3. Last but not the least, don’t over pack. Only bring what you need. For me, for one month of visiting family and then going to the seaside, I packed 6 t-shirts, one pair of baggy trousers, one pair of jeans, swimsuits, one summer hat, a very light towel, one pair of sandals and one pair of sneakers. Besides clothes, toiletries and basic skin care products. For makeup, just a 10 ml bottle of foundation and an eyeliner. I guess this suitcase will weigh below 10 kilos it’ll be more than enough.

I hope this post helps you to pack lighter and in a more organised way. 🙂 

The other half of the suitcase/ bavulun diğer yarısı

3. En önemlisi de, yalnızca ihtiyacınız kadar olanını alın bavulunuza. Bu herkese göre değişir, ben bir ay kadar ailemin yanına gidip sonra da deniz kenarına gideceğim. Bunun için altı tişört, bir şalvar pantolon ve bir kot pantalon, bir çift parmak arası terlik ve bir çift spor ayakkabı, banyo ve cilt bakımı malzemeleri aldım.  Mayoların yanında kurulanmak için bir peştemalim var ki hem hafif, hem de suyu kalın bir havludan daha fazla emiyor ve anında kuruyor. 

Makyaj malzemesi olarak 10 ml lik bir fondöten ve bir göz kalemi yetti. Bana yetecek hatta artacak bu bavul tahminimce 10 kilodan az oldu. 

Umarım bu yazı daha hafif ve düzenli bir bavul düzenlemenize yardımcı olmuştur. 🙂

Keeping the Possessions Minimal, but Not My Interests.

AAEAAQAAAAAAAAVJAAAAJDY2ZTI5OTNiLTA1YWMtNGEzMS05ZTljLTUzNmRlZTE0YjE1YgSometimes people think (and I think) I’m contradicting myself because I choose to live a minimalist lifestyle with less clothes, less makeup and overall less possessions. Yet, my interests are not minimalistic at all. I’m currently interested in writing: blogging, creative writing and handwriting/lettering.

But I also like to read and talk about psychology, the environment, sustainability, sewing& embroidery, botany & gardening, cooking & nutrition. Not to forget I work full time as an English instructor and I love teaching. And I’m almost sure I forgot to mention a few some.

My old (though somewhat related) interests were in playing the guitar (which I decided to sell as I wasn’t playing for nearly a decade), knitting and crocheting, animal rights, social anthropology, sociology, and political sciences. Last but not least, I also want to learn (and feel the need to learn) more about positive sciences. I’m regretful that I hated Math and Physics in high school.

Does a person who wants to lead a minimalist life style need to keep their interests to minimum? I definitely don’t think so as the whole idea behind minimalism is to keep what matters and what is valuable. So it pretty much depends on the person.

But then again, I sometimes feel guilty that instead of excelling in one particular skill, I tend to go back and forth between these areas, and knowledge and skills  grow slowly. It feels like I need to have a life purpose yet I don’t. Wouldn’t life be easier for me if I just tried to excel in teaching? I sometimes wonder.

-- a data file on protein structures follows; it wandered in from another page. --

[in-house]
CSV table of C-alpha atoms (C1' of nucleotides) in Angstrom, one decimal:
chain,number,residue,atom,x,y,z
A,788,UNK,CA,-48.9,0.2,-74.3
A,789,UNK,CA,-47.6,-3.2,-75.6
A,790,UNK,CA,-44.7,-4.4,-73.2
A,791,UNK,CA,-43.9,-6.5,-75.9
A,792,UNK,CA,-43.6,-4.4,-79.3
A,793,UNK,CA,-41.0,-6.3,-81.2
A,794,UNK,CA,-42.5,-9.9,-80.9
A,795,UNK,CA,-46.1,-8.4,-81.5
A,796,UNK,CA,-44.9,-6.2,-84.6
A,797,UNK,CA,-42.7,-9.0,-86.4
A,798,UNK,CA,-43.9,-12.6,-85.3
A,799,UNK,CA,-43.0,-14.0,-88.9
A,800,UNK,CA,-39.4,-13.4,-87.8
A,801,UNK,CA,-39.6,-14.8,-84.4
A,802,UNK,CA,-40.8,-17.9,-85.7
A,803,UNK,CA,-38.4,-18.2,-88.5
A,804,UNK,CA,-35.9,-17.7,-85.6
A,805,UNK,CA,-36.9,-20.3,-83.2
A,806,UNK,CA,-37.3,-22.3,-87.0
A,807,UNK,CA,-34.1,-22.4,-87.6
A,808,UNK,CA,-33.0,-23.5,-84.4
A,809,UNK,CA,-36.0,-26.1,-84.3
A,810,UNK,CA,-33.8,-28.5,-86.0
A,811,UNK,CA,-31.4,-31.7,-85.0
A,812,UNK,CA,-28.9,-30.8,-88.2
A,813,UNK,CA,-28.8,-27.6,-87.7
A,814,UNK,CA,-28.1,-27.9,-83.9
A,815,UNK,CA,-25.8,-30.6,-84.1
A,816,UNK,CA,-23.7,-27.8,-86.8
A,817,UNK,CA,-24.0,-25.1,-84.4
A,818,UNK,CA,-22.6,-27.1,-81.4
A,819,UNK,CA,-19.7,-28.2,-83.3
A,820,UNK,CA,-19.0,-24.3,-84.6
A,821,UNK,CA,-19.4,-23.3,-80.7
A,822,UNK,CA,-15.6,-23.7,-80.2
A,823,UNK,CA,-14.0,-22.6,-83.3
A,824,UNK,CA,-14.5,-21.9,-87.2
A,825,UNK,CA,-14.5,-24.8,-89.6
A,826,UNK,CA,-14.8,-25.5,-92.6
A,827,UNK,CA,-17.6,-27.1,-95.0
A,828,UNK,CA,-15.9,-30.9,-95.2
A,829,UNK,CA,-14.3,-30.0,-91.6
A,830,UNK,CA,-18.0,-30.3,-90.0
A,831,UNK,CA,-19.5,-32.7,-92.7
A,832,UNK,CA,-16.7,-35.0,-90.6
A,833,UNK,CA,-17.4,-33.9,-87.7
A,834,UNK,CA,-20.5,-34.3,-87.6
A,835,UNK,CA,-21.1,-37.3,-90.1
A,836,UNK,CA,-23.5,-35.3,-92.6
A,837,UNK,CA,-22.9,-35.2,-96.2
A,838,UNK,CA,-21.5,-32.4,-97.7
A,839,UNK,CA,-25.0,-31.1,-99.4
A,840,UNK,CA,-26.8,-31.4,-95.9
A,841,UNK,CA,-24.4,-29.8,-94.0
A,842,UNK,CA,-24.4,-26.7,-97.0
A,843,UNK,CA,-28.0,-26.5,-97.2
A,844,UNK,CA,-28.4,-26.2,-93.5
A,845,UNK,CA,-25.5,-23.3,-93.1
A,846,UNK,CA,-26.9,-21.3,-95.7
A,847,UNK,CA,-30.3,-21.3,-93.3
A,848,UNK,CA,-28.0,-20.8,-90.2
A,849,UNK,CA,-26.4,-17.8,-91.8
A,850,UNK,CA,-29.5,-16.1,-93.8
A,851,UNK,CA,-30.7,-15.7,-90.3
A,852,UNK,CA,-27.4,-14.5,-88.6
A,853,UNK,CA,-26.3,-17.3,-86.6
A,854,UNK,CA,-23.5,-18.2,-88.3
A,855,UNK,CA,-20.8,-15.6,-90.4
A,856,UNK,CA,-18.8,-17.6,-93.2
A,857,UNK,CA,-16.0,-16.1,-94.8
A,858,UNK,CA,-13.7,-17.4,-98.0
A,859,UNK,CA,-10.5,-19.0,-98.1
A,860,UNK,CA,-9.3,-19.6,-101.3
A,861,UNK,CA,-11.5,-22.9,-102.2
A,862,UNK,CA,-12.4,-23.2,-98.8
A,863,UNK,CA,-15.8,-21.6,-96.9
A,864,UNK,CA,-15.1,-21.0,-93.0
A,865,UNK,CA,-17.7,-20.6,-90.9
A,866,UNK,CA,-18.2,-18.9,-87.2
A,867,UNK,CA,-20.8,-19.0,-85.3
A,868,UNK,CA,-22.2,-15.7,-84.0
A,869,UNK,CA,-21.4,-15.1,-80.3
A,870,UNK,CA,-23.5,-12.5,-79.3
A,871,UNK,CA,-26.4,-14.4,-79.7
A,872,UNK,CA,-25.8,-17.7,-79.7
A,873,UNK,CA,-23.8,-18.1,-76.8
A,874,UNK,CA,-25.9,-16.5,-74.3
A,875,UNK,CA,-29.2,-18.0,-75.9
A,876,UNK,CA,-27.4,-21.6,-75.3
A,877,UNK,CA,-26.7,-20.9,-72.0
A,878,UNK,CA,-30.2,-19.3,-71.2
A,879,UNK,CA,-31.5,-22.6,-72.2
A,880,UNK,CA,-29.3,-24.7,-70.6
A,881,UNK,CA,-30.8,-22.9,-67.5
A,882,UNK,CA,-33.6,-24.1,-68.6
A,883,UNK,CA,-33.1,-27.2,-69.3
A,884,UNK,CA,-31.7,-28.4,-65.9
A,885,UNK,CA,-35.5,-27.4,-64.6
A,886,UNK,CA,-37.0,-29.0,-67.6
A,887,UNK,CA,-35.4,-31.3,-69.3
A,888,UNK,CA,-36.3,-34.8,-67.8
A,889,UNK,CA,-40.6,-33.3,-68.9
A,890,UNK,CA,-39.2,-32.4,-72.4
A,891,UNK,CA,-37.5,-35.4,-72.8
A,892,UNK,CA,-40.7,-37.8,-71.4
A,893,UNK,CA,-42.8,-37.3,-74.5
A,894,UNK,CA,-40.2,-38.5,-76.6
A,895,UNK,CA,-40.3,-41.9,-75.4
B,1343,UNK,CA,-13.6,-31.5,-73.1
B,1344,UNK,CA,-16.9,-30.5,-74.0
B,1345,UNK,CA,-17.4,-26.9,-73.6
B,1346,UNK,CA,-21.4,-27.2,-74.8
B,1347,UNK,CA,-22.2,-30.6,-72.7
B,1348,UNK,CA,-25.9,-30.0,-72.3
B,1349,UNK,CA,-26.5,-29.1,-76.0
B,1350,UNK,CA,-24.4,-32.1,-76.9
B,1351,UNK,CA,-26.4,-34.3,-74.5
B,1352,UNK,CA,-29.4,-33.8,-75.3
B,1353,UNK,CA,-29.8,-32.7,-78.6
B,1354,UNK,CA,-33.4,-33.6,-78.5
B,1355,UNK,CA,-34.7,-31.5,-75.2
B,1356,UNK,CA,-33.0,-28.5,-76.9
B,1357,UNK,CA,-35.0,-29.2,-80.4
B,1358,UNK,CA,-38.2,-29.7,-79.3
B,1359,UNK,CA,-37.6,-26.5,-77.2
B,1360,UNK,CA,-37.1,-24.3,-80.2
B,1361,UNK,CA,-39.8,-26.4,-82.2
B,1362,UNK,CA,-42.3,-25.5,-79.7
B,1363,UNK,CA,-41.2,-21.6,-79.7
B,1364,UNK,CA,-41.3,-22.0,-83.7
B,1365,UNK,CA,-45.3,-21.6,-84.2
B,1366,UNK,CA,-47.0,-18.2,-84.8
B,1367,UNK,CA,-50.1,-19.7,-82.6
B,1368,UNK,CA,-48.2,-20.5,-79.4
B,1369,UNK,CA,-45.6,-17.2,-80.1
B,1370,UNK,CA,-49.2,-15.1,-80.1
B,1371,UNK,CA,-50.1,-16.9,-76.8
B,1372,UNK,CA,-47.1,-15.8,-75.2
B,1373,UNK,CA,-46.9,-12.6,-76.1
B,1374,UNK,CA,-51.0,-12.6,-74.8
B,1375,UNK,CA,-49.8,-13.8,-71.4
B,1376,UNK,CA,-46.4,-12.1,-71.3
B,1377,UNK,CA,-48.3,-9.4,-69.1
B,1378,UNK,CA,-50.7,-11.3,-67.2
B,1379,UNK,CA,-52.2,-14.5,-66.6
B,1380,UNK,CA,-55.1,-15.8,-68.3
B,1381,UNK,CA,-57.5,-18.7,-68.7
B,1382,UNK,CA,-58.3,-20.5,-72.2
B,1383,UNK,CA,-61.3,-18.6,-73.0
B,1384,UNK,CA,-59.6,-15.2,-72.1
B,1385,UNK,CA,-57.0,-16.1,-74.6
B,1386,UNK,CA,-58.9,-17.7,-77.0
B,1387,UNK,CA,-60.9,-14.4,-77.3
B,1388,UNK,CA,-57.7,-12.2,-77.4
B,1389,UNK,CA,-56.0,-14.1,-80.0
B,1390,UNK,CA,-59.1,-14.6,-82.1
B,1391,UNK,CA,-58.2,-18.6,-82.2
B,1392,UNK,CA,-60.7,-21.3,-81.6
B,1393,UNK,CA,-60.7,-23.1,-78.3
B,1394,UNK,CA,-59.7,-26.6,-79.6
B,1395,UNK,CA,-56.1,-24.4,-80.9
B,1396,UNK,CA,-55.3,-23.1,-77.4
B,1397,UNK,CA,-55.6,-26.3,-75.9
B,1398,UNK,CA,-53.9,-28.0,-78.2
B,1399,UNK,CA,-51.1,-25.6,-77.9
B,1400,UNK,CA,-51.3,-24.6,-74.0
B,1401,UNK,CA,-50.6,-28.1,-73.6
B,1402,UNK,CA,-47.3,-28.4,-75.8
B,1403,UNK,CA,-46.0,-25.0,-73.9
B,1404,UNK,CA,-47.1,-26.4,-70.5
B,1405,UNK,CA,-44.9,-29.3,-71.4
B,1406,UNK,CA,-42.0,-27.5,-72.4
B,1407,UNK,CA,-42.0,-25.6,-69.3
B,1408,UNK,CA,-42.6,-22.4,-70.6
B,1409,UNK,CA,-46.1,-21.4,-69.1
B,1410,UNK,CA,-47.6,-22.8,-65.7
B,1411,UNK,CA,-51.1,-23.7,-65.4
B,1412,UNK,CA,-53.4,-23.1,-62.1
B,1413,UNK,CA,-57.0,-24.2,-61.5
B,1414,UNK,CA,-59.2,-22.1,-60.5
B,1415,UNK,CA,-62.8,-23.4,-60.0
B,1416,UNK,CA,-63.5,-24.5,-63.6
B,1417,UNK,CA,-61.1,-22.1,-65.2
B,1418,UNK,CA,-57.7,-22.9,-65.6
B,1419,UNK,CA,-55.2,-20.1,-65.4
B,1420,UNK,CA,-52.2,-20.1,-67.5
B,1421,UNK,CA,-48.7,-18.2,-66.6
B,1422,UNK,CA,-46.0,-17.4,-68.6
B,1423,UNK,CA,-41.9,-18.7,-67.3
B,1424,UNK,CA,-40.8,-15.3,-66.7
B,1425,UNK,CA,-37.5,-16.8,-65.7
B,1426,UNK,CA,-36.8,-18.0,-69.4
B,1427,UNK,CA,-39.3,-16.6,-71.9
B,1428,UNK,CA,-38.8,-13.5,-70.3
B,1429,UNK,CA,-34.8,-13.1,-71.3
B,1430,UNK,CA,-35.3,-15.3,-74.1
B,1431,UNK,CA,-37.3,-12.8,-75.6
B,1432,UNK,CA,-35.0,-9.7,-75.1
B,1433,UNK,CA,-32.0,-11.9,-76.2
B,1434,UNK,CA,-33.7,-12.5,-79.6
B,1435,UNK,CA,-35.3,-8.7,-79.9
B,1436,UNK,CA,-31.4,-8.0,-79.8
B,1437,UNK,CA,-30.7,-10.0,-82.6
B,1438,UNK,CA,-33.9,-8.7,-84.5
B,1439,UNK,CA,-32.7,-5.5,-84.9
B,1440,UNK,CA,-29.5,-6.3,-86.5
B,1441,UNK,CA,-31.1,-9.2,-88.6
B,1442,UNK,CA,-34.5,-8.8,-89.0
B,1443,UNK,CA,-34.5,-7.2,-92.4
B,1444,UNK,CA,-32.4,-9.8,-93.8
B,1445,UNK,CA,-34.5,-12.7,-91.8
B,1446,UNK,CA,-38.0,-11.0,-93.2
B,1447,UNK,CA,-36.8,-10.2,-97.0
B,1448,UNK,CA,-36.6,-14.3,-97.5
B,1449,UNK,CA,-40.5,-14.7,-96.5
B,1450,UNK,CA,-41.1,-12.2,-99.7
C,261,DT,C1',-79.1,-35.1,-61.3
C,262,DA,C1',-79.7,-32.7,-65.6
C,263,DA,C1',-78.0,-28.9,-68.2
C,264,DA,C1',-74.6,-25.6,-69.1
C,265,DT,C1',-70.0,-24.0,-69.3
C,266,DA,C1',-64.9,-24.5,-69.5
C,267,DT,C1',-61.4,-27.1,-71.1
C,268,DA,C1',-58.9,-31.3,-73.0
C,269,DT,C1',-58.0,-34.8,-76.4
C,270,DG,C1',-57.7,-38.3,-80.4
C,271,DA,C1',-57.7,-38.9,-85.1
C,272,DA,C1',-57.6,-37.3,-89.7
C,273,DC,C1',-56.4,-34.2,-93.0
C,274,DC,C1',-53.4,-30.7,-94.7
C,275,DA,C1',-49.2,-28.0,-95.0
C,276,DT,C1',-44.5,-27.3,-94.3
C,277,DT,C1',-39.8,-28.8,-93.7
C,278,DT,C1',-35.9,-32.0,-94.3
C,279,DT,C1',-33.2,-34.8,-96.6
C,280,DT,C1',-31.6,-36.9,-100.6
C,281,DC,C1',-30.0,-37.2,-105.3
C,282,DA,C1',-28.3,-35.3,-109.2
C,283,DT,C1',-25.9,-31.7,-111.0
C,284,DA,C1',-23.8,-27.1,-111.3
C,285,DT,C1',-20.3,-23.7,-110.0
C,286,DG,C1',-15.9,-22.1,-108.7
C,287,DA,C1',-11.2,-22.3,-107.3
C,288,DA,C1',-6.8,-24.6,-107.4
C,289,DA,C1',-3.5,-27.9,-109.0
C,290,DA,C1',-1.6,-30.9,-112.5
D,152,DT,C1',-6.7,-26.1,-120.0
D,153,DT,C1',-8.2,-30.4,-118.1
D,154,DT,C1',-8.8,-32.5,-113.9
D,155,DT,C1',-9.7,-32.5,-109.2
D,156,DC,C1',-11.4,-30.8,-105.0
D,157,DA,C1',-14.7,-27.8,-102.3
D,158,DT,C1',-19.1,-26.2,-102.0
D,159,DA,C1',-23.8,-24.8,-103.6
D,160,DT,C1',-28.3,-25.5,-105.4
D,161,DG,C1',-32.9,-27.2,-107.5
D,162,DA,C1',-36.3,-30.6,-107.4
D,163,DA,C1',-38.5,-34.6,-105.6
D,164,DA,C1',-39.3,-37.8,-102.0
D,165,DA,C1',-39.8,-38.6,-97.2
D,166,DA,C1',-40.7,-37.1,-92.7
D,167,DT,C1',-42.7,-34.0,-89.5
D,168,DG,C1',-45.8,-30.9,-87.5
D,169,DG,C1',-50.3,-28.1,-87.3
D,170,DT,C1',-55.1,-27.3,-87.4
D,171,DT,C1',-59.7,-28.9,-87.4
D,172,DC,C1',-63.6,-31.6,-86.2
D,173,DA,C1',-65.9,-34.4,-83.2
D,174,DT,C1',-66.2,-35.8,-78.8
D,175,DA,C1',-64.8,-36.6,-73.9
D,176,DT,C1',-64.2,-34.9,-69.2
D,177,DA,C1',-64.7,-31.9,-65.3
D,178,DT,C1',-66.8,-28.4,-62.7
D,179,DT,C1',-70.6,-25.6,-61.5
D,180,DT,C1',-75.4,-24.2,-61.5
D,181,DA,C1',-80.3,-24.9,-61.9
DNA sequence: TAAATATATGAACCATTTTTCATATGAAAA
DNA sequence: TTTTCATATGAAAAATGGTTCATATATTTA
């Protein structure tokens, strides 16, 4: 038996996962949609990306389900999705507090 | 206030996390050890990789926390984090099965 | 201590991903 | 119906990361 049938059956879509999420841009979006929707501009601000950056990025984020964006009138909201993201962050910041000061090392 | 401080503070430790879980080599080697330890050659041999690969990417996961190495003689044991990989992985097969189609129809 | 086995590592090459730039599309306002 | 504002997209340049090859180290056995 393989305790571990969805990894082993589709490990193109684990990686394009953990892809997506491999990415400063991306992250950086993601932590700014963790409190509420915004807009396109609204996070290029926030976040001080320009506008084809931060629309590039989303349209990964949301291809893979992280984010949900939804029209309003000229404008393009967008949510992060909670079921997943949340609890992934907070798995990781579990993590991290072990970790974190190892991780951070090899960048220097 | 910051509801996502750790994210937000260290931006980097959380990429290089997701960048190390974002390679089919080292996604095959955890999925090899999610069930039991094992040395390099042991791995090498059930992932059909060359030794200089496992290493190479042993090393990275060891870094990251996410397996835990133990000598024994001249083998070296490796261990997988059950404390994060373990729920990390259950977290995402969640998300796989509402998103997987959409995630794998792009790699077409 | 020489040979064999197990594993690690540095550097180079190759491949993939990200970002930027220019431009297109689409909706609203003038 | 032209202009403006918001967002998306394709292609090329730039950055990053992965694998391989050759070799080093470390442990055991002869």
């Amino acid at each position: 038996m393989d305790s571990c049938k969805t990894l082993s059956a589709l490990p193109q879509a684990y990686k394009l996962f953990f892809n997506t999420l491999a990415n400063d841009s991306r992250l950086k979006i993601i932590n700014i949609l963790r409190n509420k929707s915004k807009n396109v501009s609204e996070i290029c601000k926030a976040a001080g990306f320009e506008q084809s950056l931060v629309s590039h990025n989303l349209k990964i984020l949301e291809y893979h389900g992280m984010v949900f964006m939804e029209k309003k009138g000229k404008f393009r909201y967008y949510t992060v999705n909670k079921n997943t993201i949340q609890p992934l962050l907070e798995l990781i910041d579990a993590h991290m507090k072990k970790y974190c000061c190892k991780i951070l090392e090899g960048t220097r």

However, recently I came across a term, coined by Emilie Wapnick:


“An educational and psychological term referring to a pattern found among intellectually gifted individuals. [Multipotentialites] generally have diverse interests across numerous domains and may be capable of success in many endeavors or professions, they are confronted with unique decisions as a result of these choices.”

She also has a fantastic TED talk:

She simply describes those of us who has many interests shouldn’t blame themselves, or be afraid and discouraged. Even if you lose your curiosity in one subject and be a beginner many, many times in your life, you use all your accumulated skills and knowledge and bring a new perspective to your new areas. So in a way, you are always a beginner, but because of your complicated history, you are never a beginner.

This really makes sense to me because as separate as they may seem, all of my interests feed into each other, and help me lead a more meaningful life every single day. I can relate to most of my students, who are studying at different departments, because one time in my life I delved into their profession in one way or another.

Sometimes I decide to quit one of these areas altogether, as in the case of the guitar, and I feel a bit guilty about that too. But after watching Emilie’s talk, I realized practising classical guitar taught me rhythm and mathematics, as well as  how to appreciate music. It introduced me to great musicians as well. So I’m always grateful for that. I don’t want to go back in time and become a master guitarist, though, I just wasn’t meant to be one. I didn’t have the motivation that my teacher had, for example, practising four to six hours everyday. I was too busy researching some other area I found mind-opening.

Learning that there are a lot of people like me is a relief. Learning that multipotentiality is not a burden but a gift made me more confident in pursuing my endeavours (or starting new ones, does learning really end anyway?).